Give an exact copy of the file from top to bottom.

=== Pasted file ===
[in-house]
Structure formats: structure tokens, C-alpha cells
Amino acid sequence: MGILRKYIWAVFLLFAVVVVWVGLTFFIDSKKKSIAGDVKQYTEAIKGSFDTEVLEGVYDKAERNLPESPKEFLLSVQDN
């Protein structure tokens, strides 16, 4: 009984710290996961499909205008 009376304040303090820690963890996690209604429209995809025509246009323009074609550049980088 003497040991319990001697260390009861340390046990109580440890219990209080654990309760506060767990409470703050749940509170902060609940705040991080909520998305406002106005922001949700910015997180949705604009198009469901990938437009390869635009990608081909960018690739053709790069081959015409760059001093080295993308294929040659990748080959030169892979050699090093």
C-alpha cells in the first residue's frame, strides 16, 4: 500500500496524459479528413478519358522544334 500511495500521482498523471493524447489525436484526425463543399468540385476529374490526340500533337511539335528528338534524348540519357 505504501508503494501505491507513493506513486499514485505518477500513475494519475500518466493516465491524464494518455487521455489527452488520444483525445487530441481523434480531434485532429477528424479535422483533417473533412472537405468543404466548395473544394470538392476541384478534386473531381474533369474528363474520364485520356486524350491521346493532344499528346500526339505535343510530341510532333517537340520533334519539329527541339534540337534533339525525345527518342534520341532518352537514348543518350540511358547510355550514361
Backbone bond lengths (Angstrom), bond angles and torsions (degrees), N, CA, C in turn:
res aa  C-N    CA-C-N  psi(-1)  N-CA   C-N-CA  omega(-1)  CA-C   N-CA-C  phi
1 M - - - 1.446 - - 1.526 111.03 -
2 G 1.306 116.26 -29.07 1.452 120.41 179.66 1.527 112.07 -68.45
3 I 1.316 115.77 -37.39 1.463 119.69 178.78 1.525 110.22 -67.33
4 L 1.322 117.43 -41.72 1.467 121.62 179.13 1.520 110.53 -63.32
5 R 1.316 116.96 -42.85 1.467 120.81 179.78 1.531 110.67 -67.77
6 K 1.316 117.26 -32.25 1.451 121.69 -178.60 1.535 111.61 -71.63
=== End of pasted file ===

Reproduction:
[in-house]
Structure formats: structure tokens, C-alpha cells
Amino acid sequence: MGILRKYIWAVFLLFAVVVVWVGLTFFIDSKKKSIAGDVKQYTEAIKGSFDTEVLEGVYDKAERNLPESPKEFLLSVQDN
């Protein structure tokens, strides 16, 4: 009984710290996961499909205008 009376304040303090820690963890996690209604429209995809025509246009323009074609550049980088 003497040991319990001697260390009861340390046990109580440890219990209080654990309760506060767990409470703050749940509170902060609940705040991080909520998305406002106005922001949700910015997180949705604009198009469901990938437009390869635009990608081909960018690739053709790069081959015409760059001093080295993308294929040659990748080959030169892979050699090093």
C-alpha cells in the first residue's frame, strides 16, 4: 500500500496524459479528413478519358522544334 500511495500521482498523471493524447489525436484526425463543399468540385476529374490526340500533337511539335528528338534524348540519357 505504501508503494501505491507513493506513486499514485505518477500513475494519475500518466493516465491524464494518455487521455489527452488520444483525445487530441481523434480531434485532429477528424479535422483533417473533412472537405468543404466548395473544394470538392476541384478534386473531381474533369474528363474520364485520356486524350491521346493532344499528346500526339505535343510530341510532333517537340520533334519539329527541339534540337534533339525525345527518342534520341532518352537514348543518350540511358547510355550514361
Backbone bond lengths (Angstrom), bond angles and torsions (degrees), N, CA, C in turn:
res aa  C-N    CA-C-N  psi(-1)  N-CA   C-N-CA  omega(-1)  CA-C   N-CA-C  phi
1 M - - - 1.446 - - 1.526 111.03 -
2 G 1.306 116.26 -29.07 1.452 120.41 179.66 1.527 112.07 -68.45
3 I 1.316 115.77 -37.39 1.463 119.69 178.78 1.525 110.22 -67.33
4 L 1.322 117.43 -41.72 1.467 121.62 179.13 1.520 110.53 -63.32
5 R 1.316 116.96 -42.85 1.467 120.81 179.78 1.531 110.67 -67.77
6 K 1.316 117.26 -32.25 1.451 121.69 -178.60 1.535 111.61 -71.63